A nationwide study found that 3 in 5 patients may be noncompliant with prescribed drug regimens, as detected by urine drug testing. The findings further suggest a majority of persons treated for pain may be misusing medications in ways that pose health risks; from missing doses to taking unauthorized drugs. However, there are many factors that might account for these outcomes and should be considered before leaping to conclusions about patient misbehavior.
The recently released study — a Quest Diagnostics Health Trends™ Report titled, “Prescription Drug Misuse in America, Laboratory Insights into the New Drug Epidemic” — describes an analysis of roughly 76,000 urine drug tests (UDT) of patients from 10 years of age and older, in 45 states and the District of Columbia, performed during 2011. Samples came from a wide variety of practices, including pain specialty clinics and hospitals, but excluded drug rehabilitation clinics. [The full report PDF is available here.]
Patients were tested for the presence of up to 26 commonly prescribed medications, including analgesics, and illicit drugs, such as cocaine and marijuana. Qualitative, high-performance mass spectrometry assays were based on orders from healthcare providers, which specified prescribed medications as well as all other drugs, including illicit substances, that should be tested.
”Consistent” results indicated that only prescribed drugs, as indicated on the test order form, were detected. ”Inconsistent” results suggested either the patient a) did not take the prescribed drugs, b) took the prescribed drugs plus other, unauthorized drugs or substances, or c) took only unprescribed or unknown drugs/substances. Quantitative testing, assessing specific amounts of detected drugs/substances, was not reported.
Results indicated that 63% of patients tested had results that were “inconsistent” with expected findings (see graph). Of that 63%, none of the prescribed drugs indicated on the test request were present in 40% of samples. In nearly a third of inconsistent tests (32%), other drugs in addition to those prescribed were detected. And, in 28% of cases, completely different drugs than expected by test-ordering practitioners were found.
There were high rates of inconsistence across all drug classes tested, including pain medications (44%), central nervous system depressants (50%), and stimulant medications (48%). Other study findings included:
- Males and females were equally likely to have inconsistent test results; although, findings of illicit-drugs in males were greater, with 21% of males testing positive for cocaine, marijuana, or PCP, compared with 15% of females.
- All age groups demonstrated high rates of inconsistence (see graph). As many as 70% of children 10 to 17 years of age and 73% of young adults 18 to 24 years of age were inconsistent with clinician orders. Older patients were also at high risk, with inconsistent results found in 1 of 2 (50%) adults 65 years of age or older tested.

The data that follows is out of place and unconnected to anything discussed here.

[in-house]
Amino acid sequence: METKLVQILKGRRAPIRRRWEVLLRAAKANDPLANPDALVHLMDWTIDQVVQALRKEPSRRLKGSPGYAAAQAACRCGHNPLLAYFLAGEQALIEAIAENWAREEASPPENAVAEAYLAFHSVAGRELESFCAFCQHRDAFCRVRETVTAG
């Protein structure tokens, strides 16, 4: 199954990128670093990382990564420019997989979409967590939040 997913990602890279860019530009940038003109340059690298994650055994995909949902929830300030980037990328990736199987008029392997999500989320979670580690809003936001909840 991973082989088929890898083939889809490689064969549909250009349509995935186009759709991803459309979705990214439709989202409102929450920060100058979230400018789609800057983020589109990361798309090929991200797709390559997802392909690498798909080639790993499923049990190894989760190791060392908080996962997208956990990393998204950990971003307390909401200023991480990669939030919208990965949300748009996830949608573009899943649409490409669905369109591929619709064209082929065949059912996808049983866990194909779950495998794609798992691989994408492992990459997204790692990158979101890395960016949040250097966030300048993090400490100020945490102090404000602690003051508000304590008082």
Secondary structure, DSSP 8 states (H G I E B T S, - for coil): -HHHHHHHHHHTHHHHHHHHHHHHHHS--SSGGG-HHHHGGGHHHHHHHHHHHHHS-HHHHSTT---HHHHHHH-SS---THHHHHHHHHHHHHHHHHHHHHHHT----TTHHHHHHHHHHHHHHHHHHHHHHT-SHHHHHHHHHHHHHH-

- Inconsistence rates were similar for low-income (median ≤$29,000/yr) and higher-income (median ≥$80,000/yr) groups, although patients at lowest income levels were more likely to test negative for their prescribed drugs than those with higher income (42% compared with 35% inconsistence, respectively). Note: median income was determined by an indirect measure based on 2010 U.S. Census data by ZIP code.
- Inconsistencies in test results were found in 72% of samples from Medicaid beneficiaries, compared with 60% of patients receiving Medicare and 62% among those with private health insurance plans.
Of added importance, data were available for nearly 7,000 patients who were tested for pain medications — eg, opiates, oxycodone, methadone — at least twice, 30-days or more apart. Overall, the inconsistency rate for these medications fell from 41% initially to 34% at retesting. More specifically, half of the patients who were inconsistent for pain medications on their first test became consistent on repeat testing; conversely, and offsetting this somewhat, nearly a quarter of patients with pain who were consistent at initial testing became inconsistent on retesting a month later.
The report authors — all of whom are Quest Diagnostics employees — concluded that, “Our data suggests that the majority of patients tested misused their prescribed drugs.” And, high rates of such problems occurred across all demographic factors, including age, income level, and health insurance coverage.
COMMENTARY: Prescription drug misuse is of great concern in the United States and worldwide. This may range from noncompliance with prescribed regimens to nonmedical use to illicit diversion. As this study suggests, there can be stark differences in the medications that healthcare providers may think their patients are taking and the drugs or substances determined by objective, highly sensitive urine drug testing.